Wine is a nifty utility that allows users to run Windows applications inside a Linux environment.
Some of the key areas that have witnessed great changes include:
- Text console redesign
- Vulkan support enhancements
- Text and fonts
- Kernel objects & functions
- An array of core modules in PE format.
- DirectShow and Media Foundation support.
- Improvements in audio & video frameworks.
For a more comprehensive list of the numerous changes that have been made, check out Wine’s announcement.
Method(1): Installing Wine On Ubuntu
1. Check if you have an Ubuntu 32-bit or 64-bit system
There are different versions of Wine available for 32-bit and 64-bit flavors of Ubuntu. In order to check which version you are using so that you can install the appropriate version of wine, please follow these steps:
Open the Terminal either through Ubuntu Dash or the Ctrl+Alt+T shortcut.
Use the following command to fetch CPU details from the files sysfs and /proc/cpuinfo:
The CPU op-mode(s) entry tells you about the flavor of Ubuntu you are running on your system; 32-bit means you are running a 32-bit Linux OS, 32-bit, 64-bit signifies that you are running a 64-bit OS.
2. Installing Wine from a Standard Ubuntu Repository (recommended)
We recommend that you install Wine on your system through the standard Ubuntu repository, as this way you can have a more stable version on your system.
Run the following command in the Terminal as a root user in order to install Wine on a 64-bit version of Ubuntu:
$ sudo apt install wine64
Please enter y when you are prompted with a y/n option for installation. After that, the Wine application will be installed and ready for use.
For a 32-bit Ubuntu system, you can use the following command:
$ sudo apt install wine32
Method(2): Alternative: Installing Wine from the WineHQ Repository
1. Enable 32-bit Architecture
The first course of action is to enable the 32-bit architecture using dpkg command as follows:
$ sudo dpkg --add-architecture i386
2. Add Wine Repository Key
Once the 32-bit architecture is added, proceed and add the Wine repository key using the wget command as shown.
$ wget -qO - https://dl.winehq.org/wine-builds/winehq.key | sudo apt-key add -
You should get an ‘OK’ output on the terminal as seen from the screenshot above.
Then run this command to import the other key for the WineHQ Repository:
sudo apt-key adv --keyserver hkp://keyserver.ubuntu.com:80 --recv F987672F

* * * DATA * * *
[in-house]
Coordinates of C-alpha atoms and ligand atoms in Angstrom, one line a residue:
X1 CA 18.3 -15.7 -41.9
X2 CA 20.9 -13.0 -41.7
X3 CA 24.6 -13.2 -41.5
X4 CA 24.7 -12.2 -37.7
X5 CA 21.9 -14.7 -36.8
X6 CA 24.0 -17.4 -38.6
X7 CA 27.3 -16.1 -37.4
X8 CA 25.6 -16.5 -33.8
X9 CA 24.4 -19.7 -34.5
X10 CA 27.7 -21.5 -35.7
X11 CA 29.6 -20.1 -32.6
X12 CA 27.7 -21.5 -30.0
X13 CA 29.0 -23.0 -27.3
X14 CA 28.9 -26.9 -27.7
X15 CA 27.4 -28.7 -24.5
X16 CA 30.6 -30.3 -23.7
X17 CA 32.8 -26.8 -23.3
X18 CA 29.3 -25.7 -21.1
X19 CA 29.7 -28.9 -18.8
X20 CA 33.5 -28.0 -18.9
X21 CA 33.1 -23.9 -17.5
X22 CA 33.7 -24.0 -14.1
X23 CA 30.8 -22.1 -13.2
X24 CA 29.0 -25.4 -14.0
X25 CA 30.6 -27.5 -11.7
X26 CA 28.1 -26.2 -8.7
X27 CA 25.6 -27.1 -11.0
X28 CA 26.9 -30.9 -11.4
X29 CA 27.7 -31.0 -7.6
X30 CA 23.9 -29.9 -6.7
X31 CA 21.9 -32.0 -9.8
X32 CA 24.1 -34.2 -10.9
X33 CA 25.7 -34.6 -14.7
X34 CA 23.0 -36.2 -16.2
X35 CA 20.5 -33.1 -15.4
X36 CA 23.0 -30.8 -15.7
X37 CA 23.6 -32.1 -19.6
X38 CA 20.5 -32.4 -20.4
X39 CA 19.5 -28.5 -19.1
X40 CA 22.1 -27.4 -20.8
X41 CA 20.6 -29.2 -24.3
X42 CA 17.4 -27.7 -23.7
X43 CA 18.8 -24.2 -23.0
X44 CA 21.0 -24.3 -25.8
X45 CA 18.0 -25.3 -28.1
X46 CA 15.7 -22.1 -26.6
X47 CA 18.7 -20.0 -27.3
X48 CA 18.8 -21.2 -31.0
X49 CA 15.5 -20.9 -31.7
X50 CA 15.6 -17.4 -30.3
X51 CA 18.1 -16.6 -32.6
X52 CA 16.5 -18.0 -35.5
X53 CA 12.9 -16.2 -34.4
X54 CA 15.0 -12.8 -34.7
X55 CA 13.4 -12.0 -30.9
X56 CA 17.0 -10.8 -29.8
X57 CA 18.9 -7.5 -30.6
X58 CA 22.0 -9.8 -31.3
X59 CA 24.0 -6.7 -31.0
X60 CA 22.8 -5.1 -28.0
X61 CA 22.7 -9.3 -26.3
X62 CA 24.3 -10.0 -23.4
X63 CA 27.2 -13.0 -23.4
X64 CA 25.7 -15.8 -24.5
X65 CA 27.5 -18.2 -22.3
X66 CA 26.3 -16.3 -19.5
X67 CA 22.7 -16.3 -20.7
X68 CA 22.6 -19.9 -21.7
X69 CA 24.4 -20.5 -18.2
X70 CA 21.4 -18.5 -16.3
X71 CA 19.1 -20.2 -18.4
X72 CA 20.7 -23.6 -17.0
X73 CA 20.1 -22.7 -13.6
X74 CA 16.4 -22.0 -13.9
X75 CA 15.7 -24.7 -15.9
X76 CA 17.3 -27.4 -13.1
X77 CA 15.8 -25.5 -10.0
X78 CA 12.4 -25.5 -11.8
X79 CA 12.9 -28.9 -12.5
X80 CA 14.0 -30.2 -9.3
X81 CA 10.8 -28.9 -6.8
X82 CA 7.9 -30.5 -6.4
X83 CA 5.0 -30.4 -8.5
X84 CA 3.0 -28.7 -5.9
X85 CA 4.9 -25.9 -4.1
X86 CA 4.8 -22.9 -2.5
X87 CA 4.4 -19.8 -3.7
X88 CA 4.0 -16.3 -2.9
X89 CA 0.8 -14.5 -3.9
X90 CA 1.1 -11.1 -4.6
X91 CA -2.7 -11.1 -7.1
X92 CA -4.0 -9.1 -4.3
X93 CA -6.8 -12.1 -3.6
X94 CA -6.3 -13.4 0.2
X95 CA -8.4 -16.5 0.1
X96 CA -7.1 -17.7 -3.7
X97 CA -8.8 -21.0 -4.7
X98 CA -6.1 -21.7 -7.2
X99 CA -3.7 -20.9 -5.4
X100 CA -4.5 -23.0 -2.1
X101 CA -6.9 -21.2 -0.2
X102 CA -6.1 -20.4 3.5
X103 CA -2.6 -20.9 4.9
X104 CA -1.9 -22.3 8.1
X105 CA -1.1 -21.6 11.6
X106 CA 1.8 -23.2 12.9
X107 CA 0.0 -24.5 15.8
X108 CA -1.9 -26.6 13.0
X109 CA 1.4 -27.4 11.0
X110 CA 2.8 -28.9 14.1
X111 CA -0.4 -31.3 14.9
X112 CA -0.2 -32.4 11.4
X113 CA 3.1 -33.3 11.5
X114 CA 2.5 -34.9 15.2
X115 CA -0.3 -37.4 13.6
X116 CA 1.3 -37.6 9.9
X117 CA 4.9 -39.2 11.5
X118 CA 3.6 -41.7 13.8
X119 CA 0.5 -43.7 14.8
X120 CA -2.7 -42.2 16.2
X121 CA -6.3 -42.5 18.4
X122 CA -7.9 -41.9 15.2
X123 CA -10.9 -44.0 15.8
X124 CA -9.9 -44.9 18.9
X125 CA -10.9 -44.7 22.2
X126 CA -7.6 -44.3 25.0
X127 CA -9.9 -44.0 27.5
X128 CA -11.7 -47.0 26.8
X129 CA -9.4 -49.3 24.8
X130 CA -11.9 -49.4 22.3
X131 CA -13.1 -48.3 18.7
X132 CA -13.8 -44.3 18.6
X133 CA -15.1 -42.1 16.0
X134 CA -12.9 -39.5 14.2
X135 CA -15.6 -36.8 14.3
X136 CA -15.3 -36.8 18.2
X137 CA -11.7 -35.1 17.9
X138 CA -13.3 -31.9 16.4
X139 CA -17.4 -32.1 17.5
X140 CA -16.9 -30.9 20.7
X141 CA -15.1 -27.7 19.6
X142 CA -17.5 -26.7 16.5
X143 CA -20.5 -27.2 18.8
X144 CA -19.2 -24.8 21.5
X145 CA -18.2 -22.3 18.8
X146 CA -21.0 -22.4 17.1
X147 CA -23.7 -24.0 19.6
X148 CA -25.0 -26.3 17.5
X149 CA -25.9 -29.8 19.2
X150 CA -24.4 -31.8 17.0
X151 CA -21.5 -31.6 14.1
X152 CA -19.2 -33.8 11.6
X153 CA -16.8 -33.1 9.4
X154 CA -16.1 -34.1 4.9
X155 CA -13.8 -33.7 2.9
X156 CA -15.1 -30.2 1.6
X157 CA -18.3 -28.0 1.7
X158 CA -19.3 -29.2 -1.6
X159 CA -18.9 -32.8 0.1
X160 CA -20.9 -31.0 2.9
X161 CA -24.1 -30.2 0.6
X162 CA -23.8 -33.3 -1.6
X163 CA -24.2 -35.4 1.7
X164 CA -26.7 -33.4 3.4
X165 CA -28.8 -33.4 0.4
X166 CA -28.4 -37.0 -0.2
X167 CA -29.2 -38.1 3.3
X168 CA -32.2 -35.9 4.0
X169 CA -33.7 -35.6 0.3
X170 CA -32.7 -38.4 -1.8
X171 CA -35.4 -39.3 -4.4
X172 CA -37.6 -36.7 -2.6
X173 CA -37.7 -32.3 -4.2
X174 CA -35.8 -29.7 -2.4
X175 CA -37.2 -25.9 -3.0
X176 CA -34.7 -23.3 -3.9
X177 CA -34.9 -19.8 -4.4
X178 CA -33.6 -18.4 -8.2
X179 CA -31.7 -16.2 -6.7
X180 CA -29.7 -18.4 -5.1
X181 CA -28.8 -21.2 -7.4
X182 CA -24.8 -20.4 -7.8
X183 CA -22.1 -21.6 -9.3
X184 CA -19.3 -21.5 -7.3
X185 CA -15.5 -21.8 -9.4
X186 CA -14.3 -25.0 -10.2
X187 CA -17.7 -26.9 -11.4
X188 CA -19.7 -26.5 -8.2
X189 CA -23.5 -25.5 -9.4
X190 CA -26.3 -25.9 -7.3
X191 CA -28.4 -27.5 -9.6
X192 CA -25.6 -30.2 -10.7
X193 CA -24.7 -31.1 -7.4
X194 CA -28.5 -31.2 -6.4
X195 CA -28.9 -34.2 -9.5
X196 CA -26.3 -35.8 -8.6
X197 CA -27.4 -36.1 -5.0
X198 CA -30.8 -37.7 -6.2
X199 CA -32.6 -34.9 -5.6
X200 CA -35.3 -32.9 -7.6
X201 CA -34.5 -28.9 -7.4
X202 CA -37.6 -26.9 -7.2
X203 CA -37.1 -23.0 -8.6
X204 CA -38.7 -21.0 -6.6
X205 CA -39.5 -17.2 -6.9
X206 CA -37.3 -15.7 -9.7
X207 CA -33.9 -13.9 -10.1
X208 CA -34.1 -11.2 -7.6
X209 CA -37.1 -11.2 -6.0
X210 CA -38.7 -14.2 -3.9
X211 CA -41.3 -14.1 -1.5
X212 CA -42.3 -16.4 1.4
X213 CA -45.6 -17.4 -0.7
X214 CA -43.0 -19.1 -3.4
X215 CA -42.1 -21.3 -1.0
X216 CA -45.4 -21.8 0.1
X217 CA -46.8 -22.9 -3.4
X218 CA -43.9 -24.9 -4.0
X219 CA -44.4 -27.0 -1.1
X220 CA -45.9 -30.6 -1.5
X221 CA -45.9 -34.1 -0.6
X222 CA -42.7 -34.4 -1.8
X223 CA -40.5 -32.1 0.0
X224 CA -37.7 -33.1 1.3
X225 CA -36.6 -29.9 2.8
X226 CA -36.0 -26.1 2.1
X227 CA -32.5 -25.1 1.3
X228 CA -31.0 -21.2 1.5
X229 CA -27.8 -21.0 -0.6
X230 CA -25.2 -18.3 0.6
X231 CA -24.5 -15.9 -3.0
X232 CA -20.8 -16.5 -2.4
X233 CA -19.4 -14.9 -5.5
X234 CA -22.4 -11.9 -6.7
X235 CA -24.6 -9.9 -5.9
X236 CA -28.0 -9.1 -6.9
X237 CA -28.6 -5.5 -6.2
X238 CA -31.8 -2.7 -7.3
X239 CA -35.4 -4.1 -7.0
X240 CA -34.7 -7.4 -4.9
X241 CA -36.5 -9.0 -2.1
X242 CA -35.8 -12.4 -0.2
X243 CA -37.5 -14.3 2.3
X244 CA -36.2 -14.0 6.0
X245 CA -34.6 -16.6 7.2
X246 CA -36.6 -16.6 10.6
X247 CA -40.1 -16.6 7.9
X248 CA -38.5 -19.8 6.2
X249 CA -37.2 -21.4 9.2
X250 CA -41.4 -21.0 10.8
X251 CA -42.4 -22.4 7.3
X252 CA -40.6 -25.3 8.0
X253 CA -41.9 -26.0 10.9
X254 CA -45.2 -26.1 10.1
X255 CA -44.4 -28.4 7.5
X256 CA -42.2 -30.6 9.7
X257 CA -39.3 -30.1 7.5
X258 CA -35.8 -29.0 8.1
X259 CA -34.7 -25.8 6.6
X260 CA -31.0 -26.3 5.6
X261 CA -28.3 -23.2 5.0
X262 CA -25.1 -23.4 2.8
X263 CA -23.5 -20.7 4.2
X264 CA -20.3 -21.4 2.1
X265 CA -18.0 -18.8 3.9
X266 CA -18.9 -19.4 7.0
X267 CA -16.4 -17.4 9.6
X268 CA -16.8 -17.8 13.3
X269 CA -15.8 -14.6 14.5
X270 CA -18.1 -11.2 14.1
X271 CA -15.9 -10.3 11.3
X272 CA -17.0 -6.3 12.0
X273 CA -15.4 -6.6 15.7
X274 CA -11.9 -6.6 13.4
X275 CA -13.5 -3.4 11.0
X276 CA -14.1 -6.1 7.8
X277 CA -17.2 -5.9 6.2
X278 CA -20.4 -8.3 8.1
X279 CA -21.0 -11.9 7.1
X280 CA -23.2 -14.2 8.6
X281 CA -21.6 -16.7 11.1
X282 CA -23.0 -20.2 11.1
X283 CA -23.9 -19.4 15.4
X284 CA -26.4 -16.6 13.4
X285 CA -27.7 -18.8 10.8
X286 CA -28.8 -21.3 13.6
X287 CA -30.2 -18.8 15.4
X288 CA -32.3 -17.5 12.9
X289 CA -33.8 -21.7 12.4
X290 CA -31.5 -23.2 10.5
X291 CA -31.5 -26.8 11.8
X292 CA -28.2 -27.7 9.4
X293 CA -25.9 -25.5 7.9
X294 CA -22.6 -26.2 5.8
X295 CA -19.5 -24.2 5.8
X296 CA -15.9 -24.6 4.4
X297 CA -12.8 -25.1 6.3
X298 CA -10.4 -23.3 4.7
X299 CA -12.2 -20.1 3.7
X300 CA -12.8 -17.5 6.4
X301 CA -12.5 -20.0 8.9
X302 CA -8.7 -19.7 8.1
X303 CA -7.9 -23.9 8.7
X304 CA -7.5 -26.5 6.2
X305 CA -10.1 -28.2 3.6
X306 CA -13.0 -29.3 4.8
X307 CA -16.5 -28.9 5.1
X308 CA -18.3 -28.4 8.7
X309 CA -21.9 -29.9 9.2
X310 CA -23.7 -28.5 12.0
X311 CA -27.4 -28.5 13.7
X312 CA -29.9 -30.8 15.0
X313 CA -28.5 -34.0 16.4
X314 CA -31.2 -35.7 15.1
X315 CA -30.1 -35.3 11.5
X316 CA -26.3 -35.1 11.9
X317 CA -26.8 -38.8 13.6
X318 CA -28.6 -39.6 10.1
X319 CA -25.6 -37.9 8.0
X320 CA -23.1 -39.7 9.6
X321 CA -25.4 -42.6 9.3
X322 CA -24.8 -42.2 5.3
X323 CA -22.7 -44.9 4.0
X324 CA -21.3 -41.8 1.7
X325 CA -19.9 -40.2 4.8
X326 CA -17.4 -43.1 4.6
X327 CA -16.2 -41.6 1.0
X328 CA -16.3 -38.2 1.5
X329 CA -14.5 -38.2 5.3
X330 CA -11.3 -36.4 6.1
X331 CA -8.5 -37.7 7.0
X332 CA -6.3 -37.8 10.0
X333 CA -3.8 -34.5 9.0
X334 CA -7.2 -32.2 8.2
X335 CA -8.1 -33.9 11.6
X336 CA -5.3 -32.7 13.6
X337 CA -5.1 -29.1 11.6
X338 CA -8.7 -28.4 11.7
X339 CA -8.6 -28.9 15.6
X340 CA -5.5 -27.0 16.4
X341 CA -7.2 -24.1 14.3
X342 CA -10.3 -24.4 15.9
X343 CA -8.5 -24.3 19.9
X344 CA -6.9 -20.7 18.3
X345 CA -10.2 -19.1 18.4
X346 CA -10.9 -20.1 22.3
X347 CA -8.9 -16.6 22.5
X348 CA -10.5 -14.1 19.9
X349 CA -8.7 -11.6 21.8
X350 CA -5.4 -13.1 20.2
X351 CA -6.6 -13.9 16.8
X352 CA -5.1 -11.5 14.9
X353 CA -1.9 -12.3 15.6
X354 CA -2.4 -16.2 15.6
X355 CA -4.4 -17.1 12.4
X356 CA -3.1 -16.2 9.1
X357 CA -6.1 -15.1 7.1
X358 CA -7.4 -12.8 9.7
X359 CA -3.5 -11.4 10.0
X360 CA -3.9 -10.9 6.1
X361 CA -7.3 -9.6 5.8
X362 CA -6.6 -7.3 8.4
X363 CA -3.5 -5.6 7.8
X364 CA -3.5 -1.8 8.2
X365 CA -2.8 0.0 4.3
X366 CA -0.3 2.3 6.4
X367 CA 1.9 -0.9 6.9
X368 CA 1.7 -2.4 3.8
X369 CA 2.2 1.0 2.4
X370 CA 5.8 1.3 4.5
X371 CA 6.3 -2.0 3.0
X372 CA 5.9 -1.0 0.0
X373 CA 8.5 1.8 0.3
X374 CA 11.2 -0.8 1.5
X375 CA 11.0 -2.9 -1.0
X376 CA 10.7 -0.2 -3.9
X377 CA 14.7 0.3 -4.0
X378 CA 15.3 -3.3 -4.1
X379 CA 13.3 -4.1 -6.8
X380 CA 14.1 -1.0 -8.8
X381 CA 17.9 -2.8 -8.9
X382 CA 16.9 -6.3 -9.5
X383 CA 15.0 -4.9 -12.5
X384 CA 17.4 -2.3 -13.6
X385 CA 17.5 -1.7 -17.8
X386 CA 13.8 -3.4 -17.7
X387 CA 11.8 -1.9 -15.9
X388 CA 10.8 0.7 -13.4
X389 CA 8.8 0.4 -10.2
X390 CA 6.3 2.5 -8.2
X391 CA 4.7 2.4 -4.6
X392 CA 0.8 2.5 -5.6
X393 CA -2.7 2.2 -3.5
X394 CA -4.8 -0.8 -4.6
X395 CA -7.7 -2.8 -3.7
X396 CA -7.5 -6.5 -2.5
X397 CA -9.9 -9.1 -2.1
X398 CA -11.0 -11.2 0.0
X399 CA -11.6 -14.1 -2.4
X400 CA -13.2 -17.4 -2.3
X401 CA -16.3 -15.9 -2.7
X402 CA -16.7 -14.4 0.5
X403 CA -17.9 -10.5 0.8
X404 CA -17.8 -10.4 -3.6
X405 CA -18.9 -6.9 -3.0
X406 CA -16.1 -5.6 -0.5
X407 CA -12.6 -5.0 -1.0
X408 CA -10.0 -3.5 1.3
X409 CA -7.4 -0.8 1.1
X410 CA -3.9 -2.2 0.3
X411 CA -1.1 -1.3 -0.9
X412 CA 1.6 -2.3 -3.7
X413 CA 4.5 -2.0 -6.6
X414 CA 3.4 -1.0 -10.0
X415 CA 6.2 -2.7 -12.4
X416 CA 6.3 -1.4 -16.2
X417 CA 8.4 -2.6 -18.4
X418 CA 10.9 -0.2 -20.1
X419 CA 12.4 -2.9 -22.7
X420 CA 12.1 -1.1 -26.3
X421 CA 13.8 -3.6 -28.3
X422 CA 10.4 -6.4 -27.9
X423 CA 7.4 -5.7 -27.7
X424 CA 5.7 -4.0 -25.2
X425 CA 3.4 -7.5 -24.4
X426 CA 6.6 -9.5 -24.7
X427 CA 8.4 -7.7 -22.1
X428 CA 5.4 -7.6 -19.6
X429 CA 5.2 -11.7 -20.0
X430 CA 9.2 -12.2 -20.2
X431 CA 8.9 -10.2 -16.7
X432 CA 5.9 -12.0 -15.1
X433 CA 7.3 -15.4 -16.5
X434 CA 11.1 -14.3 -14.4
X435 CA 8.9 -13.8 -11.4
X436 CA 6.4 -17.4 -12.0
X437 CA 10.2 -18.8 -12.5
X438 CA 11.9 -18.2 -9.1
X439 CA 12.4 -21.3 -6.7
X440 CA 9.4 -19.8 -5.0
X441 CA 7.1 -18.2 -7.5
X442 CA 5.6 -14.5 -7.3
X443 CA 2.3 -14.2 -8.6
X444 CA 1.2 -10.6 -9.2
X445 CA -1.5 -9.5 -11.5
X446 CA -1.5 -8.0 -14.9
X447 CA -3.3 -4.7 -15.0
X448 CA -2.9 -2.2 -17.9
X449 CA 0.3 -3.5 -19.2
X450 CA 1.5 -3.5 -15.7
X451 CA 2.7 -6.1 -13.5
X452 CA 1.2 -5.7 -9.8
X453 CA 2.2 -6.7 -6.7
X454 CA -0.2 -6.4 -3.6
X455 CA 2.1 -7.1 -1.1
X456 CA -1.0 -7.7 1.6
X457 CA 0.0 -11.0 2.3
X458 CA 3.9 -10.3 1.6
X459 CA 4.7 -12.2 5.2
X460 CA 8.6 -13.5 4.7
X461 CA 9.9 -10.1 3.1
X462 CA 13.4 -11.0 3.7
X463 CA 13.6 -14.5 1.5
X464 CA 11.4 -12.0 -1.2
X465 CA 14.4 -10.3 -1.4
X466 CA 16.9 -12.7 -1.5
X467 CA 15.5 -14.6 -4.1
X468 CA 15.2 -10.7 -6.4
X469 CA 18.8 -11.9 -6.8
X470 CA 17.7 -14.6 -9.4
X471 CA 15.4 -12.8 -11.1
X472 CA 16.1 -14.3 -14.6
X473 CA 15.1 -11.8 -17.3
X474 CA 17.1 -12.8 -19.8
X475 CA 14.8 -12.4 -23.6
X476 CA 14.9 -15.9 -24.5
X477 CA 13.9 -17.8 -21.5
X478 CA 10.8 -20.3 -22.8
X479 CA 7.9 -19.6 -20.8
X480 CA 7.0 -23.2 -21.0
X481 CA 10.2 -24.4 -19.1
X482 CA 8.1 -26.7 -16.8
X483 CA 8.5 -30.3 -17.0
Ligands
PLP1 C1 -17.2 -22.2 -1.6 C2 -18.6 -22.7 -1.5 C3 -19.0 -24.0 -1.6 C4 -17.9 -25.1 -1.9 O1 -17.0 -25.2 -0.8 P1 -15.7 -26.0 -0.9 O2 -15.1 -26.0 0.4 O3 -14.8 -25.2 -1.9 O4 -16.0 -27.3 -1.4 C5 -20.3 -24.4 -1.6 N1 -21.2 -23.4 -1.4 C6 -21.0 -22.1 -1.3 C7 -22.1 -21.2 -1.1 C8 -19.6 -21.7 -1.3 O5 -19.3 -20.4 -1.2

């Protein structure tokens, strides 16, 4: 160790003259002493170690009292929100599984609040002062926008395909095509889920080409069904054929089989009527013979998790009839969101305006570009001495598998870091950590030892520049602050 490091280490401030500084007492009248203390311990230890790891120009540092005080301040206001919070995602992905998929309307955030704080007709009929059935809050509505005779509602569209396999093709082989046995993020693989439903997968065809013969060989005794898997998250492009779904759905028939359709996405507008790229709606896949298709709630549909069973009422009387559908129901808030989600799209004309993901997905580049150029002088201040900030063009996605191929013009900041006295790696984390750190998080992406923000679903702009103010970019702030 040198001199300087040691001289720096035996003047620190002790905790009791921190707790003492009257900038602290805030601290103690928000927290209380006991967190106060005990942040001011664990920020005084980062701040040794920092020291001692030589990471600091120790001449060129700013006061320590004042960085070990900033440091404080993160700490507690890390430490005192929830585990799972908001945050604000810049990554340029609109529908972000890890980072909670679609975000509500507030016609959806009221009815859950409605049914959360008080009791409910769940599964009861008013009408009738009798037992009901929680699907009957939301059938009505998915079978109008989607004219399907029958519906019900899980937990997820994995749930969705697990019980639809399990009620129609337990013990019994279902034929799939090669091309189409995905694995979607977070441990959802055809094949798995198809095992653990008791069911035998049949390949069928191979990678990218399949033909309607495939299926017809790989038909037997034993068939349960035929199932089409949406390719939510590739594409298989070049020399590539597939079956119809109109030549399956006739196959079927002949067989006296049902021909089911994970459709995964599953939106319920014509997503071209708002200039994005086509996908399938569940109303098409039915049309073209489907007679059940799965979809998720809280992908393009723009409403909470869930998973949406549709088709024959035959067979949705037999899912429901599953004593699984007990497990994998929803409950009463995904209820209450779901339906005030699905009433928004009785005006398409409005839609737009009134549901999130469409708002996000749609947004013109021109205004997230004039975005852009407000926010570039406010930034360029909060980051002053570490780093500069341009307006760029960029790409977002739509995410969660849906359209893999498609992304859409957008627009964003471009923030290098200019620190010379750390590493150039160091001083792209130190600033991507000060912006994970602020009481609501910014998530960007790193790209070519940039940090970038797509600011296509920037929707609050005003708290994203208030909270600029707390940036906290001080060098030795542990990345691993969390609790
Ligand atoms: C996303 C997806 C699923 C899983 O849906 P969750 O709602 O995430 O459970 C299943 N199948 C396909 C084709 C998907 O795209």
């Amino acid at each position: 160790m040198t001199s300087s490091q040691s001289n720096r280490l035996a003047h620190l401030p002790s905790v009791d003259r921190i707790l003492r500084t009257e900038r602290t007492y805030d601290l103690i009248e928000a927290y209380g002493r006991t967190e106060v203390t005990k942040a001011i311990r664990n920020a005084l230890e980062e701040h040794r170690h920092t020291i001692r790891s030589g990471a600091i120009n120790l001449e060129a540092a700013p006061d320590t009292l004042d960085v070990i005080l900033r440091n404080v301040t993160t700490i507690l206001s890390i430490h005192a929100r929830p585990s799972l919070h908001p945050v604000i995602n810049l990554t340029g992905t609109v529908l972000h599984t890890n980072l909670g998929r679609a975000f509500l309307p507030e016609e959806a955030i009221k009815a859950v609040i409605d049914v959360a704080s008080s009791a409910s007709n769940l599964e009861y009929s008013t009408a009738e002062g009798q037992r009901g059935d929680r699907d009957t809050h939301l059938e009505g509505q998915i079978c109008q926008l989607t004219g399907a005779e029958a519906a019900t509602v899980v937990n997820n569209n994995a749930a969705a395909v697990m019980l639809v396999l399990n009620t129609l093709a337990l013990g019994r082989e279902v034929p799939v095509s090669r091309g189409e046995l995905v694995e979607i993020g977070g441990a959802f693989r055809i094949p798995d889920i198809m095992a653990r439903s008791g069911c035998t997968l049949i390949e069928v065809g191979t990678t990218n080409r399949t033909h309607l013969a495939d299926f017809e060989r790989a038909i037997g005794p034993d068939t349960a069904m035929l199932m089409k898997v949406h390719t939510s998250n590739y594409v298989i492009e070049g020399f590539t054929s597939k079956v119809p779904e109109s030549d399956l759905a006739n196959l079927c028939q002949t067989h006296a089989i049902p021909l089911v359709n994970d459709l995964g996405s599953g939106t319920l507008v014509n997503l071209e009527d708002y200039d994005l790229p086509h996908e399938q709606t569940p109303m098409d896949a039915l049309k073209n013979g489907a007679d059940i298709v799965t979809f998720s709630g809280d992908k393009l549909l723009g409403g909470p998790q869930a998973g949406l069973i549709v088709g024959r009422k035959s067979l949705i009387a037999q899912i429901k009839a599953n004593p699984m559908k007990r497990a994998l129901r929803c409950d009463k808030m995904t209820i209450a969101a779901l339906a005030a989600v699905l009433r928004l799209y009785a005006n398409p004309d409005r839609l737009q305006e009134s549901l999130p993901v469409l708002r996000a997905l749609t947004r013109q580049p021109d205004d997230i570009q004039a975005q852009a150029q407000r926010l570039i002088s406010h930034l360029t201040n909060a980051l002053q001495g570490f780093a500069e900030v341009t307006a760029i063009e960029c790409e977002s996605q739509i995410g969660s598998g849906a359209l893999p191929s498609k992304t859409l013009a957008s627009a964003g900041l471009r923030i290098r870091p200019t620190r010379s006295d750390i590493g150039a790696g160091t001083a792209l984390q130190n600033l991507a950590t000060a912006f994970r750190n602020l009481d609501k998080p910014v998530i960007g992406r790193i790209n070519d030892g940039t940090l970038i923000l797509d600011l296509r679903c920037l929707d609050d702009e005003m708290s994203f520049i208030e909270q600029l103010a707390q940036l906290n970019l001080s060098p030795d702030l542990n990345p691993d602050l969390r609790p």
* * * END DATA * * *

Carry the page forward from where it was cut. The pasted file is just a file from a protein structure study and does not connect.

3. Enable Wine Repository
Upon adding the repository key, the next step will be to enable the Wine repository. To add the repository, invoke the command shown:
$ sudo apt-add-repository 'deb https://dl.winehq.org/wine-builds/ubuntu/ focal main'
run the following command in order to add the relevant repository from the WineHQ:
$ sudo apt-add-repository 'deb https://dl.winehq.org/wine-builds/ubuntu/ bionic main'
Then update the system package lists as shown.
$ sudo apt update
4. Install Wine in Ubuntu
All that is left at this stage is to install Wine on Ubuntu using the APT package manager as follows.
$ sudo apt install --install-recommends winehq-stable -y
This will install an array of packages, libraries, and drivers.
- WineHQ Development: This is the most recent version of Wine but it might not be very stable. As a developer, you might be more interested in installing this version.
sudo apt-get install --install-recommends winehq-devel
Once the installation is complete, verify the wine version as shown.
$ wine --version
5. Using Wine to Run Windows Programs in Ubuntu
To demonstrate how you can use Wine to run a Windows program, we downloaded Rufus executable file
(.exe) from the Rufus official Site.
To run the file, run the command:
$ wine rufus-3.13.exe
Wine will start by creating a Wine config file in the home directory, in this case, ~/.wine as shown.
When prompted to install the wine-mono-package which is required by .NET applications, click the ‘Install’ button.
Install the Gecko package which is required by applications embedding HTML.
Select whether you want to check for application updates from time to time.
Finally, the Rufus will_be displayed as shown.
Here is the latest version of rufus-3.4.exe
Uninstalling Wine From Your System
Please enter the following command in your Ubuntu Terminal in order to uninstall Wine from your system:
$ sudo apt-get purge winehq-stable
You will also need to remove the following folders manually:
~/.config/wine/ -r $HOME/.wine $HOME/.config/menus/applications-merged/wine* $HOME/.local/share/applications/wine /.local/share/desktop-directories/wine* /.local/share/icons/????_*.xpm
The installation will now_be completely removed from your system.
By following the steps described in this tutorial, you will be successfully able to install the useful application Wine to your system. It might be the latest release from the Ubuntu Repository or the stable/development version from the WineHQ repositories. We have also described the uninstallation process so you can easily remove Wine from your system, be it for new installation or complete removal.
We have successfully installed Wine on Ubuntu 21.04 and how you can execute Windows application in .exe format which normally wouldn’t run in a Linux environment.